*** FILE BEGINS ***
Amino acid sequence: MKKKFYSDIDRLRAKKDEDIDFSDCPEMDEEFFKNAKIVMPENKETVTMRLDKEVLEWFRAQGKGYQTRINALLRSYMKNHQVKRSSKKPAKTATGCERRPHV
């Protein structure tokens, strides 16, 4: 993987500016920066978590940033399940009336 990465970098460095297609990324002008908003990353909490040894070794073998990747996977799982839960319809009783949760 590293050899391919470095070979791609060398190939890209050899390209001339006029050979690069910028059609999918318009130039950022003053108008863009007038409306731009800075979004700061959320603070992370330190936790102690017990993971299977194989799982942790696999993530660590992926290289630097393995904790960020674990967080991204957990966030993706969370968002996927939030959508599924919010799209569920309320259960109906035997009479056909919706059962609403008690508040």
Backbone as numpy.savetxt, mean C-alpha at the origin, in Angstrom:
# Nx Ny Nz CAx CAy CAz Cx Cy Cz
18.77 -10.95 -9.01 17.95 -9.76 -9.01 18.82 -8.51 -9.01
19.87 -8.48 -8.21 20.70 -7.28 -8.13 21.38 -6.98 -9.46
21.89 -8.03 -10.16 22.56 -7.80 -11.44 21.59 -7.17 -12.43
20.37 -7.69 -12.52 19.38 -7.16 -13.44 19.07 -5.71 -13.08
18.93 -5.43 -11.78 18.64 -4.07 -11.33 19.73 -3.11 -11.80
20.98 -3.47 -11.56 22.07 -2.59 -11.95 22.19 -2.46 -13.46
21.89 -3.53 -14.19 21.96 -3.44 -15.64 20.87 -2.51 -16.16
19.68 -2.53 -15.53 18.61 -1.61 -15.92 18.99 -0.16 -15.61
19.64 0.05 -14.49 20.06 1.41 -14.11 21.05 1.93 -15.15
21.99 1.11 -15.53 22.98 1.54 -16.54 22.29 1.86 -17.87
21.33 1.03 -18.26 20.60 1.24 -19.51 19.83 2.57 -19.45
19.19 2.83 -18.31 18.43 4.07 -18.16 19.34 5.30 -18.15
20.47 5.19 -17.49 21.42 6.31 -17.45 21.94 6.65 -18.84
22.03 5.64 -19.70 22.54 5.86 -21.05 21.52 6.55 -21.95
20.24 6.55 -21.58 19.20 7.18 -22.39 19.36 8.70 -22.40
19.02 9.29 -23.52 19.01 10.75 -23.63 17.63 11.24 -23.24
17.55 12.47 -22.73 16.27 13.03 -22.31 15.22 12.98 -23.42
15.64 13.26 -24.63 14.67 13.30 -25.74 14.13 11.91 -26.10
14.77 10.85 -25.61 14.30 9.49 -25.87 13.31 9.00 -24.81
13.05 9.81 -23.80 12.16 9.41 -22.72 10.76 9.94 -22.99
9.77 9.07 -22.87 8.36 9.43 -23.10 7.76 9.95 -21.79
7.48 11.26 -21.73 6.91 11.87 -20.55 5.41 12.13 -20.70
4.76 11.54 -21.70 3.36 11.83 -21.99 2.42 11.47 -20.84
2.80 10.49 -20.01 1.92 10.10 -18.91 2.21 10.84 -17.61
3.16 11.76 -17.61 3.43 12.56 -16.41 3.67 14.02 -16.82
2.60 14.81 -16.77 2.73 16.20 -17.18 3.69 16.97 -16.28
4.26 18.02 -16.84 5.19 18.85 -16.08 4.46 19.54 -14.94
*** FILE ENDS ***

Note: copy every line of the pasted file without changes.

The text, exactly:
Amino acid sequence: MKKKFYSDIDRLRAKKDEDIDFSDCPEMDEEFFKNAKIVMPENKETVTMRLDKEVLEWFRAQGKGYQTRINALLRSYMKNHQVKRSSKKPAKTATGCERRPHV
């Protein structure tokens, strides 16, 4: 993987500016920066978590940033399940009336 990465970098460095297609990324002008908003990353909490040894070794073998990747996977799982839960319809009783949760 590293050899391919470095070979791609060398190939890209050899390209001339006029050979690069910028059609999918318009130039950022003053108008863009007038409306731009800075979004700061959320603070992370330190936790102690017990993971299977194989799982942790696999993530660590992926290289630097393995904790960020674990967080991204957990966030993706969370968002996927939030959508599924919010799209569920309320259960109906035997009479056909919706059962609403008690508040």
Backbone as numpy.savetxt, mean C-alpha at the origin, in Angstrom:
# Nx Ny Nz CAx CAy CAz Cx Cy Cz
18.77 -10.95 -9.01 17.95 -9.76 -9.01 18.82 -8.51 -9.01
19.87 -8.48 -8.21 20.70 -7.28 -8.13 21.38 -6.98 -9.46
21.89 -8.03 -10.16 22.56 -7.80 -11.44 21.59 -7.17 -12.43
20.37 -7.69 -12.52 19.38 -7.16 -13.44 19.07 -5.71 -13.08
18.93 -5.43 -11.78 18.64 -4.07 -11.33 19.73 -3.11 -11.80
20.98 -3.47 -11.56 22.07 -2.59 -11.95 22.19 -2.46 -13.46
21.89 -3.53 -14.19 21.96 -3.44 -15.64 20.87 -2.51 -16.16
19.68 -2.53 -15.53 18.61 -1.61 -15.92 18.99 -0.16 -15.61
19.64 0.05 -14.49 20.06 1.41 -14.11 21.05 1.93 -15.15
21.99 1.11 -15.53 22.98 1.54 -16.54 22.29 1.86 -17.87
21.33 1.03 -18.26 20.60 1.24 -19.51 19.83 2.57 -19.45
19.19 2.83 -18.31 18.43 4.07 -18.16 19.34 5.30 -18.15
20.47 5.19 -17.49 21.42 6.31 -17.45 21.94 6.65 -18.84
22.03 5.64 -19.70 22.54 5.86 -21.05 21.52 6.55 -21.95
20.24 6.55 -21.58 19.20 7.18 -22.39 19.36 8.70 -22.40
19.02 9.29 -23.52 19.01 10.75 -23.63 17.63 11.24 -23.24
17.55 12.47 -22.73 16.27 13.03 -22.31 15.22 12.98 -23.42
15.64 13.26 -24.63 14.67 13.30 -25.74 14.13 11.91 -26.10
14.77 10.85 -25.61 14.30 9.49 -25.87 13.31 9.00 -24.81
13.05 9.81 -23.80 12.16 9.41 -22.72 10.76 9.94 -22.99
9.77 9.07 -22.87 8.36 9.43 -23.10 7.76 9.95 -21.79
7.48 11.26 -21.73 6.91 11.87 -20.55 5.41 12.13 -20.70
4.76 11.54 -21.70 3.36 11.83 -21.99 2.42 11.47 -20.84
2.80 10.49 -20.01 1.92 10.10 -18.91 2.21 10.84 -17.61
3.16 11.76 -17.61 3.43 12.56 -16.41 3.67 14.02 -16.82
2.60 14.81 -16.77 2.73 16.20 -17.18 3.69 16.97 -16.28
4.26 18.02 -16.84 5.19 18.85 -16.08 4.46 19.54 -14.94